Issuers will remain under pressure to deliver for shareholders, so boards need to be prepared for shareholder activism.

Shareholder activism continued to be a big challenge for issuers in 2022. While disagreements over strategy and performance have often ended with proxy fights, we saw ESG-related activism arrive with a bang, most notably at AGL Energy Limited with the derailing of its planned demerger and the election of non-board endorsed directors at its AGM. The ESG flavour continued with shareholder proposals at fossil fuel producers and the banks that finance them. The proponents of shareholder proposals moved away from filing resolutions related to supply chains, modern slavery and First Nations engagement, as they have in previous years.

Shareholder activism usually begins with engagement with board and management and then can go public with a shareholder letter or the activist leading a vote no campaign at the AGM or shareholder meeting. Australia’s two strikes legislation gives an activist one outlet to target the board and seek director changes, albeit slowly. Activists triggering the ‘nuclear’ option by calling a shareholder meeting within two months has been observed up and down the ASX by market capitalisation with meetings held at TNG, Ten Sixty Four, Pacific Smiles and Namoi Cotton, amongst others. In nearly all instances, issuers and activists have utilised shareholder engagement services to analyse the register and solicit votes.

As the Australian economy slows due to high inflation, interest rates and reduced demand, issuers will remain under pressure to deliver for shareholders, so boards need to be prepared for shareholder activism.

Shareholder proposals were mainly focused on climate change and its impacts. Fossil fuel producers, electricity generators and banks were the main targets during 2022. Support for climate-related shareholder proposals peaked at 21% which is lower than previous years. This means issuers are getting better both at managing climate risk and disclosing how they are doing it. Investors have been more likely to support issuers which highlight the progress being made — in practice but also in company disclosures.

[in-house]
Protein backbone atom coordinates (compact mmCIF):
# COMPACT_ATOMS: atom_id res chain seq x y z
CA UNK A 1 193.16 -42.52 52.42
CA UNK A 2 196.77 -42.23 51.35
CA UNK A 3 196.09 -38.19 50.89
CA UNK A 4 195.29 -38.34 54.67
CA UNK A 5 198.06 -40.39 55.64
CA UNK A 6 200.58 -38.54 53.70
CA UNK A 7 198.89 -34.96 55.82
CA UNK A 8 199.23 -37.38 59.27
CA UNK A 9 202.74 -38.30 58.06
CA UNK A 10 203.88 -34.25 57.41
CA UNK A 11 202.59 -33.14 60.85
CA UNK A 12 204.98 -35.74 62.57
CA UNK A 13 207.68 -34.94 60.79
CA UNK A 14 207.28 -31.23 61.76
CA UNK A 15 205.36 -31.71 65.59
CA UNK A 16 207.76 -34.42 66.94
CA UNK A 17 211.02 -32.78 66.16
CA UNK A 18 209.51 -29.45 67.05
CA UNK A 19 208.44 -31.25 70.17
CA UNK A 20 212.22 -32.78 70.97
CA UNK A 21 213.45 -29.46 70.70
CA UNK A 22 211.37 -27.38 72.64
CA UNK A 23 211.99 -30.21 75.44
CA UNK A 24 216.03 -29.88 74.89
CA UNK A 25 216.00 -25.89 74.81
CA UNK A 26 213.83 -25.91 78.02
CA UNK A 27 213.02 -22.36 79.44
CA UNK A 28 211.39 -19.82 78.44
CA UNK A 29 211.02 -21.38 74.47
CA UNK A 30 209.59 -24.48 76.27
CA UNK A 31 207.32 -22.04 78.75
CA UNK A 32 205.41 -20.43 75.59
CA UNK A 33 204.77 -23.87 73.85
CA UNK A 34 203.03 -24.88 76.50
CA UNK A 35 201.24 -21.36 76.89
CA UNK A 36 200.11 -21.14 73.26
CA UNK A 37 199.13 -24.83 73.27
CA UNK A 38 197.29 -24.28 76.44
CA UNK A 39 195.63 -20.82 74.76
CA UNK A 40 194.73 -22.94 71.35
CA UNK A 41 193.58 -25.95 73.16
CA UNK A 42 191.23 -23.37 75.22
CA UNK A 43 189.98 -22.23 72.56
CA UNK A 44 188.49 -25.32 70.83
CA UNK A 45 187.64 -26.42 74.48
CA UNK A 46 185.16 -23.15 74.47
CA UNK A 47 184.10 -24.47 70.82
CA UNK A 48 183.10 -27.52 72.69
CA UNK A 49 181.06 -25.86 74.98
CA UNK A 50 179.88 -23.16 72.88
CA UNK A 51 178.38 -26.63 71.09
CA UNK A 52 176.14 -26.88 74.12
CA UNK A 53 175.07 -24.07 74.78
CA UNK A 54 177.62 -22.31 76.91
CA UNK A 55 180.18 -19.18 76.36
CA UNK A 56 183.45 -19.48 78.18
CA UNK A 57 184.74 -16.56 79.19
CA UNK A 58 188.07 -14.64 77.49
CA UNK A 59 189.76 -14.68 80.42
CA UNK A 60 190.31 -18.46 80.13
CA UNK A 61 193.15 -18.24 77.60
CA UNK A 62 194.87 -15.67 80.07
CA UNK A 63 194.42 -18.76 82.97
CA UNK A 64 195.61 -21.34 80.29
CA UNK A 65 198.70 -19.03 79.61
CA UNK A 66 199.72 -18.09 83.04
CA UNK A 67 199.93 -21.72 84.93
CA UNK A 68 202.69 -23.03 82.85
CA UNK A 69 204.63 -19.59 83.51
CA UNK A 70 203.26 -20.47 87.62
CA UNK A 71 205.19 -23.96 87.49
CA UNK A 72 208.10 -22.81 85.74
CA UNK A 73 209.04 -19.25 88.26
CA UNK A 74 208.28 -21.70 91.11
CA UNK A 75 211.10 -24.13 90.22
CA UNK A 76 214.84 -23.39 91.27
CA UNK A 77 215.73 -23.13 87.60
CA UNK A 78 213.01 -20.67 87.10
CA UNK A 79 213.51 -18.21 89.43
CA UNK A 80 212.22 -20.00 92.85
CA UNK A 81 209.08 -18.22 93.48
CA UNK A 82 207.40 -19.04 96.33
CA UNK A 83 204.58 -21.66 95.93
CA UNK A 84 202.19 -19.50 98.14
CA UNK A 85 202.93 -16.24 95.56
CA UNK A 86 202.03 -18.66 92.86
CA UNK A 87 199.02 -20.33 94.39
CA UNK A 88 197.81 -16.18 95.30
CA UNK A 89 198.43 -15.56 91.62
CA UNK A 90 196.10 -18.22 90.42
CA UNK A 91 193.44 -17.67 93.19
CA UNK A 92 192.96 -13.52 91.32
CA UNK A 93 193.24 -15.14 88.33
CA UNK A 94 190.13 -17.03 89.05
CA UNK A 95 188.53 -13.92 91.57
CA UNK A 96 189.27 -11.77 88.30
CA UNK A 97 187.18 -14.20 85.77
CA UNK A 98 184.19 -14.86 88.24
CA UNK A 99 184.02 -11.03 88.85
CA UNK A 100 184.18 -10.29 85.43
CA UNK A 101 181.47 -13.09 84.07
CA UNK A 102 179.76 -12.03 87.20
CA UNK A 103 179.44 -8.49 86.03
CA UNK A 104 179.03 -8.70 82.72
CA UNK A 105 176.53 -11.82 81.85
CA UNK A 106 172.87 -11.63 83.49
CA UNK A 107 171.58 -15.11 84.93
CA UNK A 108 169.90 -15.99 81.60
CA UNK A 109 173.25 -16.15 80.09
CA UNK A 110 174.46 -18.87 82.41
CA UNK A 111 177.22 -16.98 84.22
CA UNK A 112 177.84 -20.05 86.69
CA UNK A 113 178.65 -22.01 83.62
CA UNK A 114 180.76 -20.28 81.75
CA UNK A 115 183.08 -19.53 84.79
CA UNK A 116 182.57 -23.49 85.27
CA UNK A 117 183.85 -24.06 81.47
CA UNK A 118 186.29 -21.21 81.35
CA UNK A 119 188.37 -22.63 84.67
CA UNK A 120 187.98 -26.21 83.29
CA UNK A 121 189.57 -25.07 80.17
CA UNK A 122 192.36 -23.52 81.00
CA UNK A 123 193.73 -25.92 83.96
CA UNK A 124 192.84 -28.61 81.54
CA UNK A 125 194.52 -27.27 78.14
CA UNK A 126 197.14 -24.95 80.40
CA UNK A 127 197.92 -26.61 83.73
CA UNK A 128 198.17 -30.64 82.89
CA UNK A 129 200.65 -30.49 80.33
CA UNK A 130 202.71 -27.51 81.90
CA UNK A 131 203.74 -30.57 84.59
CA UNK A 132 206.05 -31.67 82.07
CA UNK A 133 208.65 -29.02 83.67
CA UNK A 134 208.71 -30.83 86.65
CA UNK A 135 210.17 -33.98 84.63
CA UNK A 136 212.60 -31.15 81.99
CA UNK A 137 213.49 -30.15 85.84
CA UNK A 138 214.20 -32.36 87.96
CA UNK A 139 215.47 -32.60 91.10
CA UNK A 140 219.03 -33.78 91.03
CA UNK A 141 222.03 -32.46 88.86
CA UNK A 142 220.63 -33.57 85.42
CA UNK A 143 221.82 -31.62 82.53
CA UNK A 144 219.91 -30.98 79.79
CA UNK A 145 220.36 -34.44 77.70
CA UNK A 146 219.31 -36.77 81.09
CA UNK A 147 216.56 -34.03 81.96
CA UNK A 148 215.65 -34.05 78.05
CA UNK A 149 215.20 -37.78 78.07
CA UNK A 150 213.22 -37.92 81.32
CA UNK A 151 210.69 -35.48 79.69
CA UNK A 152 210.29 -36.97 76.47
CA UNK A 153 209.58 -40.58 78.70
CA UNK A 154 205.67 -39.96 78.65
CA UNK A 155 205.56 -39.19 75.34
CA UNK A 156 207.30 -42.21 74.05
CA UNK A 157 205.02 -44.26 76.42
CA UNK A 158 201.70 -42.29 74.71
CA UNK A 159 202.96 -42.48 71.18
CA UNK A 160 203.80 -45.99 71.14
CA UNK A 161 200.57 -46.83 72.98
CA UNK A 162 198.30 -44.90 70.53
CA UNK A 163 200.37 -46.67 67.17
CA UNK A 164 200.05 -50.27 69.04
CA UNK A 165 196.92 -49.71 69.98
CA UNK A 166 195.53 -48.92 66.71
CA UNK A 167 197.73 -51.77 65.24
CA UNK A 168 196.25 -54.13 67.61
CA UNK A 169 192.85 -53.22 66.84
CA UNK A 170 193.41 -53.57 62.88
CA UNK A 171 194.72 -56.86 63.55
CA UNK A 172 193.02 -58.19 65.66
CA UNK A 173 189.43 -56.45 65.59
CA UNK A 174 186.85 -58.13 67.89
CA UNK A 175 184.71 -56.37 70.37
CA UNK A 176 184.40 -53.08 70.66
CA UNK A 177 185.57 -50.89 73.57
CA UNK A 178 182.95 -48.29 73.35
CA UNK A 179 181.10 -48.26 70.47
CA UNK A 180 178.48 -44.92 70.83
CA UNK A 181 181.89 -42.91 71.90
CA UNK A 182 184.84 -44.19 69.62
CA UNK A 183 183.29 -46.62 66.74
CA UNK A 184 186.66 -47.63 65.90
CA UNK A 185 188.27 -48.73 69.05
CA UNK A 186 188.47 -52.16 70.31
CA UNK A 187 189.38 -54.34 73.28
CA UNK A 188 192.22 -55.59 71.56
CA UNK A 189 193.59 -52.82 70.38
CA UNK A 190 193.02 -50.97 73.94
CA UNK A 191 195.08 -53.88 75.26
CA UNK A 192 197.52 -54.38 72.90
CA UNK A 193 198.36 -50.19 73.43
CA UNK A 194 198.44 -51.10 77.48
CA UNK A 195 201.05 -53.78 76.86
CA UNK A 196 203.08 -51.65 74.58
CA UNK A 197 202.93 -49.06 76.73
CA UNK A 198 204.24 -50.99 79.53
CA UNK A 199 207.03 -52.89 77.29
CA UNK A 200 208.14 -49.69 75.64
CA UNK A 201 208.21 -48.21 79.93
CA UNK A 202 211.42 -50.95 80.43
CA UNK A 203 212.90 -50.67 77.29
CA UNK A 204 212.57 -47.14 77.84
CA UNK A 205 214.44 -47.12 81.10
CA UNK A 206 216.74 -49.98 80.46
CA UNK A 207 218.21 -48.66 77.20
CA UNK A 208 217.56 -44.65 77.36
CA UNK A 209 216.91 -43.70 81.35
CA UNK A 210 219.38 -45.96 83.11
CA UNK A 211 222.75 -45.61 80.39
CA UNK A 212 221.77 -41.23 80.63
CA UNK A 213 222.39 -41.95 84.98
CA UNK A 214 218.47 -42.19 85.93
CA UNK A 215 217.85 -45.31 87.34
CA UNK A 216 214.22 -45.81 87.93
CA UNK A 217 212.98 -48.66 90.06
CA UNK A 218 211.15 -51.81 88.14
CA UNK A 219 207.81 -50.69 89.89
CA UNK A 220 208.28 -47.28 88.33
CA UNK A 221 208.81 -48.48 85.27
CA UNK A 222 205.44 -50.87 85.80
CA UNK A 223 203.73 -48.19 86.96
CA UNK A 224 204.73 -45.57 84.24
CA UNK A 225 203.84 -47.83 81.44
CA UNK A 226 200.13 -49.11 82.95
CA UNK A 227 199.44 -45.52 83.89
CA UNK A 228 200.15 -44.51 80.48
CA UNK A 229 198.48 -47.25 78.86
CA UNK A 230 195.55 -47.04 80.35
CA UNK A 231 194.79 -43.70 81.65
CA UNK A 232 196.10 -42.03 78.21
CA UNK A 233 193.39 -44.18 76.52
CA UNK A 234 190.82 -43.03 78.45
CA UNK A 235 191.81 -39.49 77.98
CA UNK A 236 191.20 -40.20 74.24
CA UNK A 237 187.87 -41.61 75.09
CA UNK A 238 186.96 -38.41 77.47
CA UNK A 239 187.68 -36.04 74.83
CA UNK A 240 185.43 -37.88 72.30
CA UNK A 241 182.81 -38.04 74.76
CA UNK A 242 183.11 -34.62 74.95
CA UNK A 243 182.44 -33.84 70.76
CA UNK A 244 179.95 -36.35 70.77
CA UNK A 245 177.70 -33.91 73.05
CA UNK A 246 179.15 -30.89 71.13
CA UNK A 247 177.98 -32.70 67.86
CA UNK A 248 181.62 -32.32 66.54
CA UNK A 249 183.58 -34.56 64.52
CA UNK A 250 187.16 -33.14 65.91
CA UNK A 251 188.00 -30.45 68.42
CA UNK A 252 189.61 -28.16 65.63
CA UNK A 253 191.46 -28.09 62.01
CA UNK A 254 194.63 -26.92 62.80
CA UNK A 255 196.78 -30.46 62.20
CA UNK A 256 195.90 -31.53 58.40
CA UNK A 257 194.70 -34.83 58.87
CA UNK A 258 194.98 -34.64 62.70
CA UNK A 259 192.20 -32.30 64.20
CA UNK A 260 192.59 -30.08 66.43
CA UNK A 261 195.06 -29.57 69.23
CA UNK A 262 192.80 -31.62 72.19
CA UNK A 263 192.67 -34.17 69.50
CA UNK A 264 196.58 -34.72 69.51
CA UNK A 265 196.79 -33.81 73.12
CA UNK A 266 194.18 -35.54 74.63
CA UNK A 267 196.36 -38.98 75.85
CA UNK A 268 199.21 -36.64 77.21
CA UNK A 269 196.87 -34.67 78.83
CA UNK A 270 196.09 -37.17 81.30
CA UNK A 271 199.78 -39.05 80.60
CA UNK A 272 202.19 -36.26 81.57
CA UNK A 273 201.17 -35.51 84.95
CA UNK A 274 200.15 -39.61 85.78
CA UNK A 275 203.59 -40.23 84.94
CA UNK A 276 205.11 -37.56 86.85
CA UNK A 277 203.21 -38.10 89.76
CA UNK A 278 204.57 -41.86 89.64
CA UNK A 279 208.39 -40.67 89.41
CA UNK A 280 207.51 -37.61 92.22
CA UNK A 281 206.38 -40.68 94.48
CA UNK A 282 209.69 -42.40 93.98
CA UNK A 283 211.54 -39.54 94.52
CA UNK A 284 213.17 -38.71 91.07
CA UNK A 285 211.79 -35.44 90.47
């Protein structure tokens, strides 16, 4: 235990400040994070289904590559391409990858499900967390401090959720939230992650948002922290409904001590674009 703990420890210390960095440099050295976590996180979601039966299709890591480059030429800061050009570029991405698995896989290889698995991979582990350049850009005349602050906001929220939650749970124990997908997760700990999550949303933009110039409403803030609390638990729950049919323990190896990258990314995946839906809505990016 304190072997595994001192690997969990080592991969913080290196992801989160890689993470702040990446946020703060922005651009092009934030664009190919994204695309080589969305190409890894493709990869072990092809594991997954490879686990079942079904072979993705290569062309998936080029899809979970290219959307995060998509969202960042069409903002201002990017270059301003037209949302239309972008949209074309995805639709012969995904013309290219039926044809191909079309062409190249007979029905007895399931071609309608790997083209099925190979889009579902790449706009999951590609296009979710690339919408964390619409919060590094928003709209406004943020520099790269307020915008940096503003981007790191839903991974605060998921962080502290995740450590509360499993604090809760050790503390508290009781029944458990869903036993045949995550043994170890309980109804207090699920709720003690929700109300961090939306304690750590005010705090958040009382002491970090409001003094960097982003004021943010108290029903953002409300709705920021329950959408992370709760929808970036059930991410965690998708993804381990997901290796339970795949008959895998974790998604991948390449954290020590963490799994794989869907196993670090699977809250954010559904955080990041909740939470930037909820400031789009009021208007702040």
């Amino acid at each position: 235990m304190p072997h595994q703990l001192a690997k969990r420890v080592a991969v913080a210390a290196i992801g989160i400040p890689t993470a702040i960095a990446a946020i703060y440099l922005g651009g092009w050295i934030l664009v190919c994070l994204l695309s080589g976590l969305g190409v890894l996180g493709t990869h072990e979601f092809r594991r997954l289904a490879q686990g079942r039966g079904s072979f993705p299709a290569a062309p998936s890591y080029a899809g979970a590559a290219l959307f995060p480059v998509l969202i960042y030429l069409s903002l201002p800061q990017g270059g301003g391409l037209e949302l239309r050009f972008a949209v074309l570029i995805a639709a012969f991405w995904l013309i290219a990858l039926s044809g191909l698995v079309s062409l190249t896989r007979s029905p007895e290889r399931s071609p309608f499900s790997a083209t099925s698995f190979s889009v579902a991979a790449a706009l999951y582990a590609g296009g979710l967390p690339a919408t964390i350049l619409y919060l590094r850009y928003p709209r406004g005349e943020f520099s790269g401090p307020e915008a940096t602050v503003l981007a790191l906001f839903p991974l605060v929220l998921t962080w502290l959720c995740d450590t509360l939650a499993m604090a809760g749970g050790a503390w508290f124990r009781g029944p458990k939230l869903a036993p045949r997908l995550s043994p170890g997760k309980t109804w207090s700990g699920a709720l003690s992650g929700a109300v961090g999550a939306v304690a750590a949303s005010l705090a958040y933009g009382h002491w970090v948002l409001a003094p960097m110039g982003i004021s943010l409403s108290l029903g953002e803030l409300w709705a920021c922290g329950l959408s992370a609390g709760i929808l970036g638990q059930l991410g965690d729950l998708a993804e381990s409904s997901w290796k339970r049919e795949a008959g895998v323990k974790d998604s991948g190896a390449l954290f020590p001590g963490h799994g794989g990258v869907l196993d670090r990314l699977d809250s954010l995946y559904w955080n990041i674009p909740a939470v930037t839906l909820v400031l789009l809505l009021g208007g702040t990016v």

The recent AGM season also showed activists returning in numbers following the pandemic. With issuers now holding physical and hybrid meetings again, disruption and protests have been observed which presents a challenge for issuers to ensure genuine concerns are heard while successfully completing the shareholder meeting. Some issuers have resorted to using metal detectors and bag searches for peace of mind. Public activism won’t be going anywhere as movements and groups are emboldened by the success of third-party candidates in the political sphere.

Georgeson’s Insights

Issuers shouldn’t wait for shareholder activists to arrive and can prepare by:

  • Keeping an eye on their register.
  • Knowing who holds the voting rights at shareholder meetings.
  • Engaging with shareholders — they shouldn’t be hearing from you for the first time when you need their vote.
  • Disclosing how they are managing climate risks and opportunities.
  • Wargaming various activist scenarios including director changes, remuneration report dissent and shareholder proposals.